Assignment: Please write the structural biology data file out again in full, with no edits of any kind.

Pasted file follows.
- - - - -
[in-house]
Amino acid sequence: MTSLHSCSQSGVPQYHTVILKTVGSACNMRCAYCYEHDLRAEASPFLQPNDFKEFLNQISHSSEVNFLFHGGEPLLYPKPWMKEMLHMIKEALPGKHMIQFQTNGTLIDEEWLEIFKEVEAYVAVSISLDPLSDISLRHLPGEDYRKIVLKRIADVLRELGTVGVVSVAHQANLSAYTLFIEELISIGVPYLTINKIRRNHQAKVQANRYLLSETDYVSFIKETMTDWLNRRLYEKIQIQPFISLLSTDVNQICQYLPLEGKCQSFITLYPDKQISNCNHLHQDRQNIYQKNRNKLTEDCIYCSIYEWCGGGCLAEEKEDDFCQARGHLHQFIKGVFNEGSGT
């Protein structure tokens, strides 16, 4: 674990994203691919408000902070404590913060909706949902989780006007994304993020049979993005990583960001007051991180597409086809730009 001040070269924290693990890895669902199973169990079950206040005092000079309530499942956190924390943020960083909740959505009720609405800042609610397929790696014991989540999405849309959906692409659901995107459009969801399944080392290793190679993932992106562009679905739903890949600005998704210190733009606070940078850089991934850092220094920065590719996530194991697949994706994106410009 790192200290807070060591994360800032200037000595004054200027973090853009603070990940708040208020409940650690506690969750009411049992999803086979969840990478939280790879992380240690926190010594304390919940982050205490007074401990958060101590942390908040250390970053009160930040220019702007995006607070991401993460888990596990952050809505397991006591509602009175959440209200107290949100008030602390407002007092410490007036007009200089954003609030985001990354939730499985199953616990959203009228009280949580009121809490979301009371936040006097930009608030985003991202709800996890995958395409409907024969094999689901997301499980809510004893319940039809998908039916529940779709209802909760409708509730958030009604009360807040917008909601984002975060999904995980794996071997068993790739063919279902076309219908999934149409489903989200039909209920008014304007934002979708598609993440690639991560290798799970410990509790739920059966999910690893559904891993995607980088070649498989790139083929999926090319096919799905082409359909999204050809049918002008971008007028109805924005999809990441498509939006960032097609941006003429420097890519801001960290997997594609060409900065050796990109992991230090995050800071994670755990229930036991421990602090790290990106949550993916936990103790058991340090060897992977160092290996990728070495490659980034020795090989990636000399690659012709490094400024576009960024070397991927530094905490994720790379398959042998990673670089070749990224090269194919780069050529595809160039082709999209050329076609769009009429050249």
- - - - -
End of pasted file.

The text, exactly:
[in-house]
Amino acid sequence: MTSLHSCSQSGVPQYHTVILKTVGSACNMRCAYCYEHDLRAEASPFLQPNDFKEFLNQISHSSEVNFLFHGGEPLLYPKPWMKEMLHMIKEALPGKHMIQFQTNGTLIDEEWLEIFKEVEAYVAVSISLDPLSDISLRHLPGEDYRKIVLKRIADVLRELGTVGVVSVAHQANLSAYTLFIEELISIGVPYLTINKIRRNHQAKVQANRYLLSETDYVSFIKETMTDWLNRRLYEKIQIQPFISLLSTDVNQICQYLPLEGKCQSFITLYPDKQISNCNHLHQDRQNIYQKNRNKLTEDCIYCSIYEWCGGGCLAEEKEDDFCQARGHLHQFIKGVFNEGSGT
């Protein structure tokens, strides 16, 4: 674990994203691919408000902070404590913060909706949902989780006007994304993020049979993005990583960001007051991180597409086809730009 001040070269924290693990890895669902199973169990079950206040005092000079309530499942956190924390943020960083909740959505009720609405800042609610397929790696014991989540999405849309959906692409659901995107459009969801399944080392290793190679993932992106562009679905739903890949600005998704210190733009606070940078850089991934850092220094920065590719996530194991697949994706994106410009 790192200290807070060591994360800032200037000595004054200027973090853009603070990940708040208020409940650690506690969750009411049992999803086979969840990478939280790879992380240690926190010594304390919940982050205490007074401990958060101590942390908040250390970053009160930040220019702007995006607070991401993460888990596990952050809505397991006591509602009175959440209200107290949100008030602390407002007092410490007036007009200089954003609030985001990354939730499985199953616990959203009228009280949580009121809490979301009371936040006097930009608030985003991202709800996890995958395409409907024969094999689901997301499980809510004893319940039809998908039916529940779709209802909760409708509730958030009604009360807040917008909601984002975060999904995980794996071997068993790739063919279902076309219908999934149409489903989200039909209920008014304007934002979708598609993440690639991560290798799970410990509790739920059966999910690893559904891993995607980088070649498989790139083929999926090319096919799905082409359909999204050809049918002008971008007028109805924005999809990441498509939006960032097609941006003429420097890519801001960290997997594609060409900065050796990109992991230090995050800071994670755990229930036991421990602090790290990106949550993916936990103790058991340090060897992977160092290996990728070495490659980034020795090989990636000399690659012709490094400024576009960024070397991927530094905490994720790379398959042998990673670089070749990224090269194919780069050529595809160039082709999209050329076609769009009429050249």